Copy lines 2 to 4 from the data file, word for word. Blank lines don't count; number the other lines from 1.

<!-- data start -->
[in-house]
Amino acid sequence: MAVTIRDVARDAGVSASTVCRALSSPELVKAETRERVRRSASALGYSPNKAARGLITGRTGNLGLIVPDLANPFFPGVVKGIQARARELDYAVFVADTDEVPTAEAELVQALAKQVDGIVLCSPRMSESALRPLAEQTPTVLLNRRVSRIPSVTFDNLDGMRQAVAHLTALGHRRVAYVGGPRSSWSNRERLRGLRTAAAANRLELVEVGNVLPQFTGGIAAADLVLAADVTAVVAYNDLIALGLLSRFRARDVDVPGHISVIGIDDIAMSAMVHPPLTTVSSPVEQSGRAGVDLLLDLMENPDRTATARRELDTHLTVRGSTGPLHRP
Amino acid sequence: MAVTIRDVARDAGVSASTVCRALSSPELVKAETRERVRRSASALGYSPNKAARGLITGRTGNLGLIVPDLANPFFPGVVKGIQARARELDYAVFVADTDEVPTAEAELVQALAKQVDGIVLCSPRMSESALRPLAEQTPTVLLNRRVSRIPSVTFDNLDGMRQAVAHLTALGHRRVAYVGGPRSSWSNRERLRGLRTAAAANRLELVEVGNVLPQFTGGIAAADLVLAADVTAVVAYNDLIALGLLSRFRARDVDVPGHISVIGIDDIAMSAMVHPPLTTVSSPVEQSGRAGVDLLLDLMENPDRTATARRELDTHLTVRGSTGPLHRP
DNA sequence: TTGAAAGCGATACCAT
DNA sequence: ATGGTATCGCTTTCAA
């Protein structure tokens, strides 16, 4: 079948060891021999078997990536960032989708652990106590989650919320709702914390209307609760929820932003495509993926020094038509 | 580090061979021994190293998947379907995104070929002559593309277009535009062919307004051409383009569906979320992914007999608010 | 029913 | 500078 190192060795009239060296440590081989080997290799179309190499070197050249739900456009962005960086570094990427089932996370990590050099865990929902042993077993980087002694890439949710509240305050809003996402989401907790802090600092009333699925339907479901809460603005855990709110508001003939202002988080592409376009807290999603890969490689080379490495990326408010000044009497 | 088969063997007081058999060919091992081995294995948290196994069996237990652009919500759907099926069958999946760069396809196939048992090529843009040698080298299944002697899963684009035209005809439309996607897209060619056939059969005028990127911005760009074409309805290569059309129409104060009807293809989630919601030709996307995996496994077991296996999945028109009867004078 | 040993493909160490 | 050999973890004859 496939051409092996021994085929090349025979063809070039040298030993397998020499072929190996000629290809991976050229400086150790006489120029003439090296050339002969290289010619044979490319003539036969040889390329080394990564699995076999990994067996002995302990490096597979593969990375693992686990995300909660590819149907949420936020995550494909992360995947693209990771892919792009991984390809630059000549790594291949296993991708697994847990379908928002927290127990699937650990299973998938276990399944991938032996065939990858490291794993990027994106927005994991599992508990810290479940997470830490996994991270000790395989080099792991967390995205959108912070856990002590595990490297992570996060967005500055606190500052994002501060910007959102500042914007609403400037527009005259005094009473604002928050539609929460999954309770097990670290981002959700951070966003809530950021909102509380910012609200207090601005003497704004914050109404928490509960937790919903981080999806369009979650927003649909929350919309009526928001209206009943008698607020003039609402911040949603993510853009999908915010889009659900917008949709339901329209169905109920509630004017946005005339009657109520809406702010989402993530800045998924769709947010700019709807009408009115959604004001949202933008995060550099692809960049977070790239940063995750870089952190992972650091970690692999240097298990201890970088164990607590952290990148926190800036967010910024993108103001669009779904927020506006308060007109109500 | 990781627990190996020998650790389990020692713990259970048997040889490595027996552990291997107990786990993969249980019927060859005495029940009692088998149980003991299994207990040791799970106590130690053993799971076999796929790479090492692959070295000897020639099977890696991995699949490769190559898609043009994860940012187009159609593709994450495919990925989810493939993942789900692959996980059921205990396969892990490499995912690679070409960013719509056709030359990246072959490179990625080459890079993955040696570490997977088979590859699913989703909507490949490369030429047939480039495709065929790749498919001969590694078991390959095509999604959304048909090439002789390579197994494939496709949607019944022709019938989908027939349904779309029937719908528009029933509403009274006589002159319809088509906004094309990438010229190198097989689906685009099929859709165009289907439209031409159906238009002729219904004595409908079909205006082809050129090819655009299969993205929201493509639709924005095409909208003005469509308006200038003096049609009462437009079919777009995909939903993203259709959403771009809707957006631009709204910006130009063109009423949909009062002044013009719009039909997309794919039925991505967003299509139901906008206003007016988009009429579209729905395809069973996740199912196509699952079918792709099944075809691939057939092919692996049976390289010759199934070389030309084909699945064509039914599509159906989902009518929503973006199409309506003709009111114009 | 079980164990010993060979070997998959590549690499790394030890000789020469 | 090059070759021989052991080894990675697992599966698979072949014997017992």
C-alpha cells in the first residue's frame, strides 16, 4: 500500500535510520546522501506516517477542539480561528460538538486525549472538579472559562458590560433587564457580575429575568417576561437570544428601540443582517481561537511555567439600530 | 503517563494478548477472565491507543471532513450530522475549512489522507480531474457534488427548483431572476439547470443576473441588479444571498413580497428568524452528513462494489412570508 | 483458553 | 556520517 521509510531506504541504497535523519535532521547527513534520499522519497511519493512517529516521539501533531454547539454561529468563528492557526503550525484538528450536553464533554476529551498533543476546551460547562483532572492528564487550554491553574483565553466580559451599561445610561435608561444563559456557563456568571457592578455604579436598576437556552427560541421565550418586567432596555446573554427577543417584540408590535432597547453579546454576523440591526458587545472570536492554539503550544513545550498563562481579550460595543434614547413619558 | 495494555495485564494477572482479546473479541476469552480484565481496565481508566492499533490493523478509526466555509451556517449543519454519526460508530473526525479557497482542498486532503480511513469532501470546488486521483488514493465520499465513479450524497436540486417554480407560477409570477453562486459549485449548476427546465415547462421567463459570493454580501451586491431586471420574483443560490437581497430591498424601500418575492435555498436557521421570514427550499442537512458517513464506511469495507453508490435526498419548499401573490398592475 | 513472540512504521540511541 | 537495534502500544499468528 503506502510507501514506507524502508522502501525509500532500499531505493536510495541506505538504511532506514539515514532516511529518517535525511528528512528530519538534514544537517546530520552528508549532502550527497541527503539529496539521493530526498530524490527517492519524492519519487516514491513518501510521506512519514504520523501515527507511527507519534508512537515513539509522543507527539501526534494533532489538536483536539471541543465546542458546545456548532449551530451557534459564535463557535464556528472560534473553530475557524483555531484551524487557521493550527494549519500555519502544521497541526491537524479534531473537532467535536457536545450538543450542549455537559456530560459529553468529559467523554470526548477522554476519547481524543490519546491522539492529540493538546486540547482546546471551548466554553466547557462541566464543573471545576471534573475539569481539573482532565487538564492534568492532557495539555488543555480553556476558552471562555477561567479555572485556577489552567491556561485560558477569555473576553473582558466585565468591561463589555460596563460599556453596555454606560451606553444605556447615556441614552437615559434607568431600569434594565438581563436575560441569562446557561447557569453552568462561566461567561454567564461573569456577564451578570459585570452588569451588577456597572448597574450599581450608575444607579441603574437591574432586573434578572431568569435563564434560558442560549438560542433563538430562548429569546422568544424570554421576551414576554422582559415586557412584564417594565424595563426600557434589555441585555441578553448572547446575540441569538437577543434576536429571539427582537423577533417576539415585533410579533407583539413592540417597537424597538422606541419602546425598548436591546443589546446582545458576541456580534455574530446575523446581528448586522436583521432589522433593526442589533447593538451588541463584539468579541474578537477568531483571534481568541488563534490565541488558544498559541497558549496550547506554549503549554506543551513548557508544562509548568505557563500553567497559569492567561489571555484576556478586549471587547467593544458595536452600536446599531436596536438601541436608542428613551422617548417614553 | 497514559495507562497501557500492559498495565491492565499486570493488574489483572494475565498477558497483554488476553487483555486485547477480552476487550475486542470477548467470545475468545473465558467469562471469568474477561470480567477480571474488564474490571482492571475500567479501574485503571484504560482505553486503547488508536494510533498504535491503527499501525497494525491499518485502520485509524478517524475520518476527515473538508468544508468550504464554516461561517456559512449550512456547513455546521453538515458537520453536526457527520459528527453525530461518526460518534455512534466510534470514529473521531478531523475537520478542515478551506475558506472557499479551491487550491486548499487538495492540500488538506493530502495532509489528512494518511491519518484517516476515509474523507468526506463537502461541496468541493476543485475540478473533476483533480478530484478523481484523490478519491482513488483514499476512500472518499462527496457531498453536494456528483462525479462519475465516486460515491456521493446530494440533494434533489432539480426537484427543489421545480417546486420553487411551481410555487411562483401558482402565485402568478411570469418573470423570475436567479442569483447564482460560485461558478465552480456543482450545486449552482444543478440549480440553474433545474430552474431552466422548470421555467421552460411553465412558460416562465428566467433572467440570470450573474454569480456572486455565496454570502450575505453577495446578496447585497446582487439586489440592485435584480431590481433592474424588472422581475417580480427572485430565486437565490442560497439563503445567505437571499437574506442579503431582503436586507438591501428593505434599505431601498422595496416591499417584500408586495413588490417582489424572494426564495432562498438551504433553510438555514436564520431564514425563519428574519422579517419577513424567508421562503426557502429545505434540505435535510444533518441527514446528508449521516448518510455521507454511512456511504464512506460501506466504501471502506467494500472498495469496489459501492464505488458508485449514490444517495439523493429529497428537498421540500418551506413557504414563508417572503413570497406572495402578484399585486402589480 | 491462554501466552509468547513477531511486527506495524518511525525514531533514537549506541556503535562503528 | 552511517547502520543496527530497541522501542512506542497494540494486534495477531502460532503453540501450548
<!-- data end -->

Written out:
Amino acid sequence: MAVTIRDVARDAGVSASTVCRALSSPELVKAETRERVRRSASALGYSPNKAARGLITGRTGNLGLIVPDLANPFFPGVVKGIQARARELDYAVFVADTDEVPTAEAELVQALAKQVDGIVLCSPRMSESALRPLAEQTPTVLLNRRVSRIPSVTFDNLDGMRQAVAHLTALGHRRVAYVGGPRSSWSNRERLRGLRTAAAANRLELVEVGNVLPQFTGGIAAADLVLAADVTAVVAYNDLIALGLLSRFRARDVDVPGHISVIGIDDIAMSAMVHPPLTTVSSPVEQSGRAGVDLLLDLMENPDRTATARRELDTHLTVRGSTGPLHRP
Amino acid sequence: MAVTIRDVARDAGVSASTVCRALSSPELVKAETRERVRRSASALGYSPNKAARGLITGRTGNLGLIVPDLANPFFPGVVKGIQARARELDYAVFVADTDEVPTAEAELVQALAKQVDGIVLCSPRMSESALRPLAEQTPTVLLNRRVSRIPSVTFDNLDGMRQAVAHLTALGHRRVAYVGGPRSSWSNRERLRGLRTAAAANRLELVEVGNVLPQFTGGIAAADLVLAADVTAVVAYNDLIALGLLSRFRARDVDVPGHISVIGIDDIAMSAMVHPPLTTVSSPVEQSGRAGVDLLLDLMENPDRTATARRELDTHLTVRGSTGPLHRP
DNA sequence: TTGAAAGCGATACCAT